56 years ago I had my first encounter with God as an 8 year old choir boy on Christmas eve. Four years later at 12 I began an immature relationship with Him. Four years after that I started preaching at age 16. It seems weird to say it but I have been in this journey of seeking to know Him for over a half century now. Like the story recorded in the Bible and most of the people I know it has had many ups and downs but it is the central story of my life and the one thread that runs through it all. Quickly added to that thread, in relative terms, was my union with Barbara. We married when we were 20 so 43 years of that journey have been with her. In many ways I cannot now separate those journeys. The discovery of Him has been so intertwined with our marriage and family relationship that it would have been a completely different journey in any other context.
Roughly 40 years of that journey were spent in some kind of explicit church leadership. As you know it has led us to travel to over 30 different countries and experiences beyond anything we might have imagined when we started. I just noticed that I shifted to “we” just now. That really is how I view the journey; as a “we” journey rather than a “me” journey. We have seen God’s people in so many forms and cultures.
Along the way I got a seminary degree. With over 40 years of preaching suffice it to say I have spent a great deal of time studying the Bible. That study has been a central part of this journey. I don’t study so much these days, but daily reading of the Bible remains a part of my normal rhythm of life.
I am writing this because my wife and children miss my preaching. That is pretty amazing to me. They had to listen to me for so long. For the most part my grandchildren haven’t had that same experience. I also think about several generations from now when my family remembers old Bill and Barbara. I am writing for you, dear family, and the ones you will bring into this world even generations from now. Any one who wishes is welcome to listen in and if you find any value here so much the better.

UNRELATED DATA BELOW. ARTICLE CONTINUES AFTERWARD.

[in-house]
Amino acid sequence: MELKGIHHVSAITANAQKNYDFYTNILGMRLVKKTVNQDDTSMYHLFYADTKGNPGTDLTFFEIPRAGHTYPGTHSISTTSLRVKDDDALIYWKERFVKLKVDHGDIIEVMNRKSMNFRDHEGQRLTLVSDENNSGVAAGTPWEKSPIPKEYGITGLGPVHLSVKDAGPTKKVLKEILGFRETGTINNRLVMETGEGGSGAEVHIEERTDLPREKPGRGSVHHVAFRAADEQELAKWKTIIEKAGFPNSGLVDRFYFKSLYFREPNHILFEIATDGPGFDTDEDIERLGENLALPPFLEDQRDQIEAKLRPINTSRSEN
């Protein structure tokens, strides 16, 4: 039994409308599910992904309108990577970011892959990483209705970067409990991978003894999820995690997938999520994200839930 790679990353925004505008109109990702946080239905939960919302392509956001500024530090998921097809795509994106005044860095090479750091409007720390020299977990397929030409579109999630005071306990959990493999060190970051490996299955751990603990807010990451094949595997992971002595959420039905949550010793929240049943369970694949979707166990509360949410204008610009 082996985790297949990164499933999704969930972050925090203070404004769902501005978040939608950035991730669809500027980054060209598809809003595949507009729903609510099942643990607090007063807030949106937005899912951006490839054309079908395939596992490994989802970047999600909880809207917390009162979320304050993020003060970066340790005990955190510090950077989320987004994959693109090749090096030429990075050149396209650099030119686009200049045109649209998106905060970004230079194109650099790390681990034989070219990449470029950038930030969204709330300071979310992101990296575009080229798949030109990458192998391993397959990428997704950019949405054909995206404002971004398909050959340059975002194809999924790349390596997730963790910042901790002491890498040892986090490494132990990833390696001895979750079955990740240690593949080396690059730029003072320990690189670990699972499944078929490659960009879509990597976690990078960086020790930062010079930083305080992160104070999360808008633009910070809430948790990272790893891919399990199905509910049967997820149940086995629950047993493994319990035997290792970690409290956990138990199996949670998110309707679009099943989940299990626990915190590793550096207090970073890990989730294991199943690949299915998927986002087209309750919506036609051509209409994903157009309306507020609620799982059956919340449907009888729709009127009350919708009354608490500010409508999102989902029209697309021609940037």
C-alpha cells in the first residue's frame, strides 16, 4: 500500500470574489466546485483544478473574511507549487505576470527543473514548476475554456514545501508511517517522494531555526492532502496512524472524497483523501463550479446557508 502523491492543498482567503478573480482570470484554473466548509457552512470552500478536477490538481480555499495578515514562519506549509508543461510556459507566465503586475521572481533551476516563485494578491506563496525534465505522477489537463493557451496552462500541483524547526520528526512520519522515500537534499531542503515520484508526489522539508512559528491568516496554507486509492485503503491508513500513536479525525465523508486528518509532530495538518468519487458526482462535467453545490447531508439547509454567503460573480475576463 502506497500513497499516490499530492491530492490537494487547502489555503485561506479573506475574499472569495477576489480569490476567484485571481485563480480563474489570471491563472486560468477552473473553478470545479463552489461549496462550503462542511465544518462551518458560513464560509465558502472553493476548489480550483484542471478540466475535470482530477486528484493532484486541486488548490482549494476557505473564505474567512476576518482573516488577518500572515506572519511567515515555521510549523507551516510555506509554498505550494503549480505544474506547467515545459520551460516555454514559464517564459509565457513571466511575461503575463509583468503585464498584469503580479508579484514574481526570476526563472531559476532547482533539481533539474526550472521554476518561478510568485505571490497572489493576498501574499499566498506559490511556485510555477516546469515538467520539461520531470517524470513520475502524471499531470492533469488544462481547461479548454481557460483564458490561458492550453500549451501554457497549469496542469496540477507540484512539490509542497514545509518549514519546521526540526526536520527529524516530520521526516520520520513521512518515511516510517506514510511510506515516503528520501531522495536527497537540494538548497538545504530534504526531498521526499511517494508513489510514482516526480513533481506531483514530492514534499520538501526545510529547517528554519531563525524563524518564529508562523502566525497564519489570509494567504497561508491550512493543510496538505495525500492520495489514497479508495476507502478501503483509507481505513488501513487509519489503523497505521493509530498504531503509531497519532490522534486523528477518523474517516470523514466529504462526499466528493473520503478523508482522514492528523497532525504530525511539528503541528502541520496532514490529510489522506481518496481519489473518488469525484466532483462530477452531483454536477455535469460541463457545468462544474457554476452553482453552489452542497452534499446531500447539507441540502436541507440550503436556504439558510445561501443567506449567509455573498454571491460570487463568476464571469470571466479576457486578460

I have called this Biblical reflections. I am making no attempt to be scholarly or even preachy, though I may get carried away at points and “wax prolific” that is not my intent. I am just going to read through the Scripture and reflect as I go. I am not going to plan anything out and thus this will be spontaneous. I am an external processor. Sometimes I don’t know what I am thinking until I try to articulate it. That is the way I am going to approach this. I am going to give myself permission to wander around as my thoughts emerge stimulated by God’s word as revealed through the Scripture.
Finally, don’t think of this as a book, though it may turn into that. Think of this as a stimulation of conversation. As you will see as you read my thoughts the essence of spirituality is a relationship with the living God through Jesus Christ our brother/Lord/God. It is about a conversation not an arrival. In fact, “arrival” is the death of any relationship. In spiritual terms it is the heart and soul of “religion.” God never intended to establish a religion, in my view, but rather a real conversation in the context of others involved in the same conversation. This is not to say there is no value in religious forms and structured, but that value is relative to how well it serves a living relationship with a living God.
So, the point is nothing would be more fulfilling to me than to have you share whatever thoughts this might stimulate in your own reflections. Again, I think of someone in our family reading this 150 years from now. What would it be like to read my reflections and then see what Rachael thought, or Chris, or Rebecca, or Rudy, or Lacosta or Susannah, or Barbara, or Matt, or Emma, or CTY, or Maddie, or Gabe, or Trin or Luke, or the others to come? Imagine a journal of generations of our family reflecting on their relationship with God through the Scripture. Wouldn’t it be cool if this becomes a journal never finished?
Anyway, here we go.